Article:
Btw, I have found that traditional Nordic tunes typically use an Agogic Accent at the end.
There are other types of Accents! Musical Accents: DYNAMIC (loud/soft), TONIC (low/high pitch), TIMBRE (tone color difference, like 4th finger vs open string, or sound of different instruments), and BOWING PATTERNS.
If you know the basics of Meter & Time Signatures, skip to 7 minutes into the video.
Inflections, Accents, Ornaments - are all important means of expressing traditional folk music as well as interest when improvising - they are part of PHRASING!
Agreed about Mary V abitrusty, I also like how she comes across. After watching a load of violin vids I’m getting fed up with the constant pauses and waffle. I just want the info. Mary v does a good one on sound and a different phrasing one ( I posted the wrong one) but anyway I can honestly say after watching mary v my playing has stepped up a gear …. I think ! There are ones on vibrato as well.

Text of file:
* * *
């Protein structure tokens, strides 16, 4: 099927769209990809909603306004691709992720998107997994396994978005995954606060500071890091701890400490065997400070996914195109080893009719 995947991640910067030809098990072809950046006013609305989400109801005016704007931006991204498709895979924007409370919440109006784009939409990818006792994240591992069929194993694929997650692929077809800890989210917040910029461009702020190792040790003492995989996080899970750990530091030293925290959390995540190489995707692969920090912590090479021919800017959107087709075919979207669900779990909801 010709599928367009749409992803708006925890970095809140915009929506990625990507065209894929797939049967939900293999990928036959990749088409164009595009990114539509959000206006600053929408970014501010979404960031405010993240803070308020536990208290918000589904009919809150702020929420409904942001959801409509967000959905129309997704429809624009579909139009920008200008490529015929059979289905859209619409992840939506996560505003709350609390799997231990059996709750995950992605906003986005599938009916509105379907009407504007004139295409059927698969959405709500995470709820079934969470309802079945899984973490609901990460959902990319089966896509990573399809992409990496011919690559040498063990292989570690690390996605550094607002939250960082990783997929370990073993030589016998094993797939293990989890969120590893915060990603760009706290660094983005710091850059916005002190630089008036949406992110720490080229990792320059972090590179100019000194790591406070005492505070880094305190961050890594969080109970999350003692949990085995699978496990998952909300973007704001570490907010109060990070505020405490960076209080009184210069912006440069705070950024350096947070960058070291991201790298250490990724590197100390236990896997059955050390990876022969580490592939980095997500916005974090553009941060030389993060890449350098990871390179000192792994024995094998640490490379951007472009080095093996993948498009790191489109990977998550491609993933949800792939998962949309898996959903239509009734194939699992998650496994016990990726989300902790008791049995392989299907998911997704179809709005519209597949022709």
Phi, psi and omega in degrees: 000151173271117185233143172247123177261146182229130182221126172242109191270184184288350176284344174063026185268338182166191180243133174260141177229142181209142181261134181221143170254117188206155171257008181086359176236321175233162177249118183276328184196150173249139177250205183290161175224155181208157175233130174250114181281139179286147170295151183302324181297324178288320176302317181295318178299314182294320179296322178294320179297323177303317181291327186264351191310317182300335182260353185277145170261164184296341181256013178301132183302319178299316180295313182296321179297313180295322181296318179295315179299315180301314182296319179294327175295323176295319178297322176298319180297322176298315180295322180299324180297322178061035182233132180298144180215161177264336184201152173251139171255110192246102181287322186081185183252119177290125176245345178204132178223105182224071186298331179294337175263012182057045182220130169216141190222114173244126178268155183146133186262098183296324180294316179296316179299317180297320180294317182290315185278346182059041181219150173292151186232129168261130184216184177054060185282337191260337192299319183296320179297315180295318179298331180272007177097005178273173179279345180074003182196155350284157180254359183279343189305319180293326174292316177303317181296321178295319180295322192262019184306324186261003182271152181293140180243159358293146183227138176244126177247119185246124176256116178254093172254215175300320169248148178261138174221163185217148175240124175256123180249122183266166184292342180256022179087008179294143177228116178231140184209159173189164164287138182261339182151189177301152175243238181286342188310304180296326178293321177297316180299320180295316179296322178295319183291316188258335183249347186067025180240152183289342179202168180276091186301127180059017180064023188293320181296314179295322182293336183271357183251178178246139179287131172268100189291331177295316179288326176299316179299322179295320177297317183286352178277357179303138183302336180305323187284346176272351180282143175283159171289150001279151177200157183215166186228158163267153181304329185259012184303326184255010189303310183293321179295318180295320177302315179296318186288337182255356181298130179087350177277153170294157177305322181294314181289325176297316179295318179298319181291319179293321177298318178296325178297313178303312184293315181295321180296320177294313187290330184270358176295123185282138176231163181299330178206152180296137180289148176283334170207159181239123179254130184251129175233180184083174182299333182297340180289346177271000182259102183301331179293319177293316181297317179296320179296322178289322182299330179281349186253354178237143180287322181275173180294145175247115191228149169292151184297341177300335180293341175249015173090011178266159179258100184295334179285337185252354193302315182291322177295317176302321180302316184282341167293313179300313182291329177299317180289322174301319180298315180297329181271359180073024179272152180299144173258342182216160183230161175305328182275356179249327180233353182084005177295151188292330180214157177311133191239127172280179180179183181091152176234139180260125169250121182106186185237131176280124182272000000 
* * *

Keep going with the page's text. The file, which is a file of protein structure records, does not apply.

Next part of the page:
THANKS TO YOU! 🤗
For me, it ALL began HERE:
Phrasing can make your performance special. To phrase is to do with music exactly the same thing you do when you tell a story or communicate language expressively. Use dynamics and expressions to convey your feelings about a piece of music. Some of the ways of phrasing are moving tempos forward or slowing down, making crescendo’s (getting louder) or diminuendo’s (getting softer) show direction or emphasize certain vital notes. Very often the traditional way to phrase in music is to get louder as you go up and softer as you go down in the scale but this is not a rule. Singing the piece in your head as you play helps understand how it should be played.
Exaggerate dynamics and make every single note count. Sometimes we feel as though we are playing dynamics but in order for others to hear them, we need to do much more.
I often ask my teacher to demonstrate phrasing. I'll ask her to play a passage, & she'll play it, and then I say, "Ok, wait, how did you do that?" dissecting what she is doing with the bow, hand position, etc.,
As I'm finding in my practice right now, it can take some experimenting to get the sound in my head to come out of my instrument. Right now, I do find I have to feel like I'm exaggerating (the way Fiddlerman describes above) dynamics to make them come out right.
Characterize people by their actions and you will never be fooled by their words.